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These are the Athenian eponymoi who belong to the ancients. And of later date than these they have tribes named after the following, Attalus1 the Mysian and Ptolemy the Egyptian,2 and within my own time the emperor Hadrian3, who was extremely religious in the respect he paid to the deity and contributed very much to the happiness of his various subjects. He never voluntarily entered upon a war, but he reduced the Hebrews beyond Syria, who had rebelled.4 As for the sanctuaries of the gods that in some cases he built from the beginning, in others adorned with offerings and furniture, and the bounties he gave to Greek cities, and sometimes even to foreigners who asked him, all these acts are inscribed in his honor in the sanctuary at Athens common to all the gods.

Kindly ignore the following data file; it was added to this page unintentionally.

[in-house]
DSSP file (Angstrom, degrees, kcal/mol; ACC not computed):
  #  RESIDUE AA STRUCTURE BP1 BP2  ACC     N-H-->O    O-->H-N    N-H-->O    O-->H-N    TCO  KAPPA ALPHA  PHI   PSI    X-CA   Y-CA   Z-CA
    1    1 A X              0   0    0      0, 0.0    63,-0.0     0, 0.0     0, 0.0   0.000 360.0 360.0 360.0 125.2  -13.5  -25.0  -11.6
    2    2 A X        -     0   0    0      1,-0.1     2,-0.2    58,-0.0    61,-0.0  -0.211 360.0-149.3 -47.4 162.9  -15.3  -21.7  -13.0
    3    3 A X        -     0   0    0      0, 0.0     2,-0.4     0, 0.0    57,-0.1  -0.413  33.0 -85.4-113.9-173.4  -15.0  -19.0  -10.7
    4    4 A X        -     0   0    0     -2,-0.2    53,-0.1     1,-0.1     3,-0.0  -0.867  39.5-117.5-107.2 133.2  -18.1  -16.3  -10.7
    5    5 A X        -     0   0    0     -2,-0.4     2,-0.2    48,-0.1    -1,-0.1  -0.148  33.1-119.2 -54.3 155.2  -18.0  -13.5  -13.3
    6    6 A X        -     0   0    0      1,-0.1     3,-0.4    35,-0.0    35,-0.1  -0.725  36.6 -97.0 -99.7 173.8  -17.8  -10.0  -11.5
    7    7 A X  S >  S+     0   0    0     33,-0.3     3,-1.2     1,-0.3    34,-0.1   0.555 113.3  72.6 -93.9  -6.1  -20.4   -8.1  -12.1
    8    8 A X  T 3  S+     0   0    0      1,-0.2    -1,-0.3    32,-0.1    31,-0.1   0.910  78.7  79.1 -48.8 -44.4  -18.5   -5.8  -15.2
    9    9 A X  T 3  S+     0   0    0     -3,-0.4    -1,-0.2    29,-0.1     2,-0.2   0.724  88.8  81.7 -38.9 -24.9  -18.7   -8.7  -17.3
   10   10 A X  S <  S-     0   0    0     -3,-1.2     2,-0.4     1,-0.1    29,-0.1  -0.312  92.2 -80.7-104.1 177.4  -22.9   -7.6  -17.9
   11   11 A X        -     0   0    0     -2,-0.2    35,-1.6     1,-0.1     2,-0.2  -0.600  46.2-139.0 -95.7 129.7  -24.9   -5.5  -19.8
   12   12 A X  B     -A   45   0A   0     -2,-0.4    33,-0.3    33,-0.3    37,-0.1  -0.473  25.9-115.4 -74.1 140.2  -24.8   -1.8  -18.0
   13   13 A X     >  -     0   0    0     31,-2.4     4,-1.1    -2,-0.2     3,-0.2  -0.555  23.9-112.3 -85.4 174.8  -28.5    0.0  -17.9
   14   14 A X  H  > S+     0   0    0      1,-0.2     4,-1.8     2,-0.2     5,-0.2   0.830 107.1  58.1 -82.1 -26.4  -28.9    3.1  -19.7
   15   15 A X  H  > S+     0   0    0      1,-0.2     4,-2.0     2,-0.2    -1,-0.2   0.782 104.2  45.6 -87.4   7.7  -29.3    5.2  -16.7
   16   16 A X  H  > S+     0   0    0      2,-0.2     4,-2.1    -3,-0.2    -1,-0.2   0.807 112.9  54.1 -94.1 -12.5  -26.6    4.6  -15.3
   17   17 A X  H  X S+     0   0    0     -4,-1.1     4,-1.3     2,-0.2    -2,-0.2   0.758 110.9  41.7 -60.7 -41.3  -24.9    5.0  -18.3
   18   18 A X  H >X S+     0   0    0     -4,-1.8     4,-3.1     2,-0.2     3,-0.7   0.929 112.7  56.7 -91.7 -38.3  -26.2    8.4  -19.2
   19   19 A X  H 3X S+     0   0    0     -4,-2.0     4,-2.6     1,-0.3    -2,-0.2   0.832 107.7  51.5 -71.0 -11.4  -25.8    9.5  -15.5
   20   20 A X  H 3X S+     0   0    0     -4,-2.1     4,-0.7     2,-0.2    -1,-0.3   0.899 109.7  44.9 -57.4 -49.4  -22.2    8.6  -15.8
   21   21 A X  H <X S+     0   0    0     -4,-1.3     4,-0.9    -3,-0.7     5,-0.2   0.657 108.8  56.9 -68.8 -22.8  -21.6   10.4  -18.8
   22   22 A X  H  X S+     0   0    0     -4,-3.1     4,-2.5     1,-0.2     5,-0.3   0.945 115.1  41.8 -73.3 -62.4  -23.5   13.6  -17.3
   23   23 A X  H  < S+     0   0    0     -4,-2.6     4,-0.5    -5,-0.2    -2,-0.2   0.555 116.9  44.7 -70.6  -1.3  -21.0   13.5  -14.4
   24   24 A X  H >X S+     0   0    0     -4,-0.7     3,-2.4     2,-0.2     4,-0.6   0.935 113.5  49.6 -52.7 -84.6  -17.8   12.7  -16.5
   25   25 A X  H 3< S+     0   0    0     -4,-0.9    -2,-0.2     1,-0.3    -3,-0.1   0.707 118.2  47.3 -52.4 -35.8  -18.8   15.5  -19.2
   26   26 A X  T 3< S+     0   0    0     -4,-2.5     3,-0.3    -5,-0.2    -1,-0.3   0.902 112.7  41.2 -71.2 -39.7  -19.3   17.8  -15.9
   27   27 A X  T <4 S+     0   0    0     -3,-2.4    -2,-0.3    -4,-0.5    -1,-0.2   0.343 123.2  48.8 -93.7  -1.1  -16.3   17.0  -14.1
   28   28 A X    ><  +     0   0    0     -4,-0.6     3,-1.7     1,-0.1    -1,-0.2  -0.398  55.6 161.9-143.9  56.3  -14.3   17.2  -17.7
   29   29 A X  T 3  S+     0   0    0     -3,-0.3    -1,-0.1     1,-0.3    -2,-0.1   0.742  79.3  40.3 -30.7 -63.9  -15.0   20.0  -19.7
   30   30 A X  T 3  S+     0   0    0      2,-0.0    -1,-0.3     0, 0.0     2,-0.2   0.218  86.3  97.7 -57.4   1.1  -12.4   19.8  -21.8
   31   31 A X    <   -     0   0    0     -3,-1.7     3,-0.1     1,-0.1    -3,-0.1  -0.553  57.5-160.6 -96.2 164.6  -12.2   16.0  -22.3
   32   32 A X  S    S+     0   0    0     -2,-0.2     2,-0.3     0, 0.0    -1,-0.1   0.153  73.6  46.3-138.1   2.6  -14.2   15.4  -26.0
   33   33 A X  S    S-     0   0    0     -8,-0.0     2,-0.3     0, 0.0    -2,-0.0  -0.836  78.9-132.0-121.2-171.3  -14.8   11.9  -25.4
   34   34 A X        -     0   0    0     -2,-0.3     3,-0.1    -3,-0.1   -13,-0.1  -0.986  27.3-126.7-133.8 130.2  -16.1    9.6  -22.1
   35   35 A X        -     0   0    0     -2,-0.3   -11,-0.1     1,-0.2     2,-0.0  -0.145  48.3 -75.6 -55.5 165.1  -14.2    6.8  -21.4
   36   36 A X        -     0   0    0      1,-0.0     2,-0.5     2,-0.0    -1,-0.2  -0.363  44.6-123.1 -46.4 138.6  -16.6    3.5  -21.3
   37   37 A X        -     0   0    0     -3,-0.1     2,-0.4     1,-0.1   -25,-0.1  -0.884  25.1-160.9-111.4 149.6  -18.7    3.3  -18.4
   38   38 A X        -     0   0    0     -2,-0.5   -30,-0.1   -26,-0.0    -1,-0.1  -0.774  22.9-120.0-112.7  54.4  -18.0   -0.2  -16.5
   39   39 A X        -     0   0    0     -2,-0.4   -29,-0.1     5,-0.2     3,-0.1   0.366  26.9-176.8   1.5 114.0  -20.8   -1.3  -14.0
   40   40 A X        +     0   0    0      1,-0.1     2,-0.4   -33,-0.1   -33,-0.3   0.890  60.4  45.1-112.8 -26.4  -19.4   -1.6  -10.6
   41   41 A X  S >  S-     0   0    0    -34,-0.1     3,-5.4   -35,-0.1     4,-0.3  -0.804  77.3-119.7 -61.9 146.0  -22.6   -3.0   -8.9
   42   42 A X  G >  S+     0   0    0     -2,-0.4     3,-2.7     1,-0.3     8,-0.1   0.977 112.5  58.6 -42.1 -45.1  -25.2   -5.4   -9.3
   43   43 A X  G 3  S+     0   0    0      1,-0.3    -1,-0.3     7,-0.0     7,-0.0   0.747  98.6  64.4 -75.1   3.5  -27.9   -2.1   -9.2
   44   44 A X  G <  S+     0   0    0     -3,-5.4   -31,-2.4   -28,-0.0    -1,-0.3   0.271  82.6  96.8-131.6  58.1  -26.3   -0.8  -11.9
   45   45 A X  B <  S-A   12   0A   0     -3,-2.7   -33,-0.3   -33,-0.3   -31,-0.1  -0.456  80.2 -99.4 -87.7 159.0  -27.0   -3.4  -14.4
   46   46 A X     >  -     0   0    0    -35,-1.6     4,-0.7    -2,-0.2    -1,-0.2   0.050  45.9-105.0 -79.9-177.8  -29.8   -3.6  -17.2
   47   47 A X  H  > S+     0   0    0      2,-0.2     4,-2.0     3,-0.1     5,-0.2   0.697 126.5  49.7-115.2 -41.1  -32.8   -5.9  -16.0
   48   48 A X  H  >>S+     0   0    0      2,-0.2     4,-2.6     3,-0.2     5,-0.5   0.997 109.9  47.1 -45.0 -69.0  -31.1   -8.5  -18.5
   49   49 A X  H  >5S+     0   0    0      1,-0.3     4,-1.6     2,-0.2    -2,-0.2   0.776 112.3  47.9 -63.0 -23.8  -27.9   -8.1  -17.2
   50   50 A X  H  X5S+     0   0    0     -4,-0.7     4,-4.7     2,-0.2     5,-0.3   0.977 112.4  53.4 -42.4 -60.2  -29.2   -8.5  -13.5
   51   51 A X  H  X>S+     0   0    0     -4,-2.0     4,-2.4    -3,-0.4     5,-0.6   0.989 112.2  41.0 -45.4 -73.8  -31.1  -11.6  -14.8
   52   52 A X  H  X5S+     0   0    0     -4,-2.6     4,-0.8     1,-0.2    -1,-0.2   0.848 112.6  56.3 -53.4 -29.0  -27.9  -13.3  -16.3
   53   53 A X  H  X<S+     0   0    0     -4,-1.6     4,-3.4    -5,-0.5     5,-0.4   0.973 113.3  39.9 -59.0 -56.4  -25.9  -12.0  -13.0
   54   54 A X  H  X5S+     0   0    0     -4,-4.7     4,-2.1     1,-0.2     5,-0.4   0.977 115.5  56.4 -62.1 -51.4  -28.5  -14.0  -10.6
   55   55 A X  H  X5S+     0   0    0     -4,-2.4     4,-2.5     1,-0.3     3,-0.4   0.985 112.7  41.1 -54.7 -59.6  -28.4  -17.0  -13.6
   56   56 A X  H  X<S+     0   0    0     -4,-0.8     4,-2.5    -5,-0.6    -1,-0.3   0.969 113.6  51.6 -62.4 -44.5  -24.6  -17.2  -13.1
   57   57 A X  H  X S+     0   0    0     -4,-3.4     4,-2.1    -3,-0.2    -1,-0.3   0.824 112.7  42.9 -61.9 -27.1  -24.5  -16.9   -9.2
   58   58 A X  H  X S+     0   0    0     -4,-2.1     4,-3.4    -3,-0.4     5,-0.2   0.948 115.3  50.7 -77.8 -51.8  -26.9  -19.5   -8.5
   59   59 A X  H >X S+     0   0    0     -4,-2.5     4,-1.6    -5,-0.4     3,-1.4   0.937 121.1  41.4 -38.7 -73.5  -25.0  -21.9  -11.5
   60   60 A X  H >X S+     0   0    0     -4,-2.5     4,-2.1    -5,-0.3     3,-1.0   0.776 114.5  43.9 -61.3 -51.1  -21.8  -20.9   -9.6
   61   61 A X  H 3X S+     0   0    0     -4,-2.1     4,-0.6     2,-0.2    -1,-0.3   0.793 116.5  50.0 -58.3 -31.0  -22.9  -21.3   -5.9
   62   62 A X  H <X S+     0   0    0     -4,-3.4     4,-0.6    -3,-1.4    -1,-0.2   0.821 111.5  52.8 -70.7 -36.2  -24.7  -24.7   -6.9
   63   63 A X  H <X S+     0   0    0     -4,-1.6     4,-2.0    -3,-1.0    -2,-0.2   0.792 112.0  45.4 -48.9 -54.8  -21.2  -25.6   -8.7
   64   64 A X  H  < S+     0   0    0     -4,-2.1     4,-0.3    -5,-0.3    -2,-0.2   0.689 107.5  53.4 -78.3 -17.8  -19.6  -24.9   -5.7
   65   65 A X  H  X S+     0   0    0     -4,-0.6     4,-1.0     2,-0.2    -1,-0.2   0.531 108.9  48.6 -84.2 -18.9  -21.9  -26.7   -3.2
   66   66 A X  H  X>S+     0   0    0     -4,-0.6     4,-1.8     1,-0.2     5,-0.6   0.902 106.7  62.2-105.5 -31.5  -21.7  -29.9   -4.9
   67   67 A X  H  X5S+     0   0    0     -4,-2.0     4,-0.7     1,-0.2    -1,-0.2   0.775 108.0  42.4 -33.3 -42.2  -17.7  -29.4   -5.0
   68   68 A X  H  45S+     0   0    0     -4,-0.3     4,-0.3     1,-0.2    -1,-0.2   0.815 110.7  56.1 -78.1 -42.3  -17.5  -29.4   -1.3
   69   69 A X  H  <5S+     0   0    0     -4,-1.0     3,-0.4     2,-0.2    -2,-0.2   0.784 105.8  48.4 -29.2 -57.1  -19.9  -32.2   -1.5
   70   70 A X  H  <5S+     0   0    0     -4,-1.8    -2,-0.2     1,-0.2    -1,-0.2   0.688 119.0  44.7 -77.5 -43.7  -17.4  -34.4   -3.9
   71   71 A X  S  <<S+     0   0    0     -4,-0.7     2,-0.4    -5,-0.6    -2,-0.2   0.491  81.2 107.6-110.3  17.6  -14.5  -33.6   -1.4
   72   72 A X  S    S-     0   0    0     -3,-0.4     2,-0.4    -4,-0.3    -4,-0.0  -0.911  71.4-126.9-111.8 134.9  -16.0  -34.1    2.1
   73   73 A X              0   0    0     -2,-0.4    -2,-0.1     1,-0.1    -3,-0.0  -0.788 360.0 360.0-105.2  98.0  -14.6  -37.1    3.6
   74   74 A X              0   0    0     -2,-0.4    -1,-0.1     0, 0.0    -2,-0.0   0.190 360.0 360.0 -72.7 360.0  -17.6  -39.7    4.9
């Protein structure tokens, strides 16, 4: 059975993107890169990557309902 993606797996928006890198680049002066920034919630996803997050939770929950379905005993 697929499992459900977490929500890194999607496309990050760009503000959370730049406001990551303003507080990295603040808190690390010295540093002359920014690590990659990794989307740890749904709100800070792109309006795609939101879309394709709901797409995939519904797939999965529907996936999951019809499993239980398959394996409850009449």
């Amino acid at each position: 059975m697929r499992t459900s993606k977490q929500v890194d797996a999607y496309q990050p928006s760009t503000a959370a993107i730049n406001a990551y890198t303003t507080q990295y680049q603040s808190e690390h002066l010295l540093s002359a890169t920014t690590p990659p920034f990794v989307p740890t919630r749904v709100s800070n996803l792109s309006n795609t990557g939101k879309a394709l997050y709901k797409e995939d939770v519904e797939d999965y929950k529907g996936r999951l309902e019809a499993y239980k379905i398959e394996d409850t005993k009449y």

1 This king of Pergamus visited Athens in 200 B.C. in the company of the Roman ambassadors, and was treated with every mark of respect by the Athenians.

2 It is uncertain to which of the many kings of Egypt called by this name Pausanias refers.

3 117-138 A.D.

4 132 A.D.

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